Batty creations raise awareness of serious syndrome on P.E.I.

Art project way to bring awareness to the white-nose syndrome affecting the P.E.I. bat population.

Mitch MacDonald
Published on August 8, 2014

Four-year-old Elijah Opps creates a ceramic bat with guidance from Marilyn MacLean, of the P.E.I. Potters Studio, and his mother Marina Silva-Opps during a session in Victoria Park recently.

©THE GUARDIAN/Mitch MacDonald

Art enthusiasts and animal lovers are joining forces to make some batty creations that raise awareness for white-nose syndrome on Prince Edward Island.

A workshop called "Bats for Bats!" was held at the P.E.I. Potters Studio in Victoria Park last week, where individuals were invited to create their own ceramic bat.

Marilyn MacLean, of the P.E.I. Pottery Studio, said the bats were started during two sessions last weekend and will be used later this month during the Art in the Open celebration at Victoria Park.

"We're hanging all the bats from a tree and we're going to put spotlights on them and play bat sounds," said MacLean. "Then anyone who became really sentimental to their bat can pick it up on Aug. 24."

Four-year-old Elijah Opps and parents Sheldon Opps and Marina Silva-Opps were just some of the more than 25 individuals who stopped by the studio to make a bat during the morning session last Saturday.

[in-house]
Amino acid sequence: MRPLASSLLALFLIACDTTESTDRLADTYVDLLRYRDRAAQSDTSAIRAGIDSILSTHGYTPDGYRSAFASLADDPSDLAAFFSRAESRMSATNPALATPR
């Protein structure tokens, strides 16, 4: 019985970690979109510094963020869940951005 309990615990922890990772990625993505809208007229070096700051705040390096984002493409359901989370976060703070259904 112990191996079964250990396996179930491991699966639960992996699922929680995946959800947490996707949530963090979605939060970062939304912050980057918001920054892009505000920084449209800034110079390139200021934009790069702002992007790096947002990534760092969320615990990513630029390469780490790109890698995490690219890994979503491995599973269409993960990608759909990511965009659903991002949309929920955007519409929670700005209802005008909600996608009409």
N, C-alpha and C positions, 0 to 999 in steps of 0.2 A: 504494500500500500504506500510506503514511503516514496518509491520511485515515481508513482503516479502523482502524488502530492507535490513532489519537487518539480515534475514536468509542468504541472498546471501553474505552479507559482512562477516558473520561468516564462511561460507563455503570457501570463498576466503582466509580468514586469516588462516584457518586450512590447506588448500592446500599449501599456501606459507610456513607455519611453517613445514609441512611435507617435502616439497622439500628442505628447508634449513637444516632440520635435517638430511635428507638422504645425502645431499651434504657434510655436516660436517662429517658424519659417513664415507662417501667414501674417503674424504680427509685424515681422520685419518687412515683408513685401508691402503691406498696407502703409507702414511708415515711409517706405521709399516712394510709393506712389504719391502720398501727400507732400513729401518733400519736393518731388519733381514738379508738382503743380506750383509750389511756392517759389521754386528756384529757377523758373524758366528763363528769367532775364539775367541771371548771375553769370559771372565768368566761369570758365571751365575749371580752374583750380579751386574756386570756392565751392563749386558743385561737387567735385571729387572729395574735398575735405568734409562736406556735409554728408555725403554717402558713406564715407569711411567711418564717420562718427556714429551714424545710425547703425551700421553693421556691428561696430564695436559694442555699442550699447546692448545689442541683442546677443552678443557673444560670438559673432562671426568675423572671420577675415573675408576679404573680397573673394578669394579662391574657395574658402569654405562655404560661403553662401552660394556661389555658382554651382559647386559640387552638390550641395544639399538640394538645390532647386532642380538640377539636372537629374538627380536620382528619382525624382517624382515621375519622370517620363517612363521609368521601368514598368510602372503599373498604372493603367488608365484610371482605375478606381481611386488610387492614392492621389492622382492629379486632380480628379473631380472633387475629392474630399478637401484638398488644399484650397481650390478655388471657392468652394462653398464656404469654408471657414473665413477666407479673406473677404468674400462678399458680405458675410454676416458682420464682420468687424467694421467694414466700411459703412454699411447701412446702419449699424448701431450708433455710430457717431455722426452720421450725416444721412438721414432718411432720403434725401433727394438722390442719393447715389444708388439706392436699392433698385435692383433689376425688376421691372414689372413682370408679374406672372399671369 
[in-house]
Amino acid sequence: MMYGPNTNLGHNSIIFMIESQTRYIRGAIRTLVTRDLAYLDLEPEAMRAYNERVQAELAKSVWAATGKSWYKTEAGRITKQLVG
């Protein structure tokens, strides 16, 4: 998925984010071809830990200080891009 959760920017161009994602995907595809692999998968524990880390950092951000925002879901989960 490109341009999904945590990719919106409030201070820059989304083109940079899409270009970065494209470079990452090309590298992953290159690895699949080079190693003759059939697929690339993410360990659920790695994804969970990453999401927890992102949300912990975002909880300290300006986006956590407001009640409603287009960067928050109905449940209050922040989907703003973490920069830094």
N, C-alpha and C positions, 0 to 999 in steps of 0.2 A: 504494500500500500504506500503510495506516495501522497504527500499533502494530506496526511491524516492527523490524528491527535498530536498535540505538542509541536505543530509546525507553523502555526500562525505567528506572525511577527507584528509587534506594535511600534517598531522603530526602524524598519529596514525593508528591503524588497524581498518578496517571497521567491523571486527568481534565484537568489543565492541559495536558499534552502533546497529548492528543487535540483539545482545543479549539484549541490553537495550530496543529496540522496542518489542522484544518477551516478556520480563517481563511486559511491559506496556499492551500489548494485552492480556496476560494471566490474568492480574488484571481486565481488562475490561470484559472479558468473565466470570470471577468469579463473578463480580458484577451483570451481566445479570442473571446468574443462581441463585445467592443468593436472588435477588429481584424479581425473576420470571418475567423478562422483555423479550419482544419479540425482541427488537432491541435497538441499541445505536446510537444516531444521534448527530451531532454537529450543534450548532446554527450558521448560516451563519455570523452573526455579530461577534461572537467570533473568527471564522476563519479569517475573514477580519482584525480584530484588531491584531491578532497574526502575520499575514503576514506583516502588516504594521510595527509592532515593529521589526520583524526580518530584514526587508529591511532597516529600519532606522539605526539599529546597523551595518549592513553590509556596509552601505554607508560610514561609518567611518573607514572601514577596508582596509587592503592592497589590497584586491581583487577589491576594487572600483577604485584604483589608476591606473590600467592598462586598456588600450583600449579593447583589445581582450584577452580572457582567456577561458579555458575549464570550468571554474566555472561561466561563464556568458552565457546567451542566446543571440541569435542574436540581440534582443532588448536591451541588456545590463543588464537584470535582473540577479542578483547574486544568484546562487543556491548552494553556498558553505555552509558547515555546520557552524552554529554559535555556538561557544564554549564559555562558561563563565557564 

"I'm keeping mine," said Opps while creating his masterpiece.

Once moulded, MacLean said the object are fired in a kiln, basically an oven, and becomes rock hard.

"This is called 'bisque' and it allows you to manhandle them," she said.

The bats can then be decorated, painted or glazed during another session today from 10 a.m. to noon.

From there, they'll get cooked again, this time at 2200 degrees fahrenheit.

"Then the glaze they're painted with basically turns into a glass coating on the clay," said MacLean.

While the process of creating the pottery can be fun, it's also for a serious cause.

MacLean said the display is being held as a way to bring awareness to the white-nose syndrome affecting the P.E.I. bat population.

The disease is a European fungus that was first discovered on P.E.I. in the winter of 2012-2013. It causes bats to wake up from hibernation during the winter and fly around looking for insects, which ultimately leads to more fat loss and kills the bat.

"This just brings awareness to the little brown bat because it's the most prominent bat on P.E.I.," said MacLean. "If you're noticing more and more mosquitos, (white-nose syndrome) is one of the reasons why."

Art in the Open is being held on Saturday, Aug. 23 from 4 p.m. to midnight, with Victoria Park being one of the event's focal points.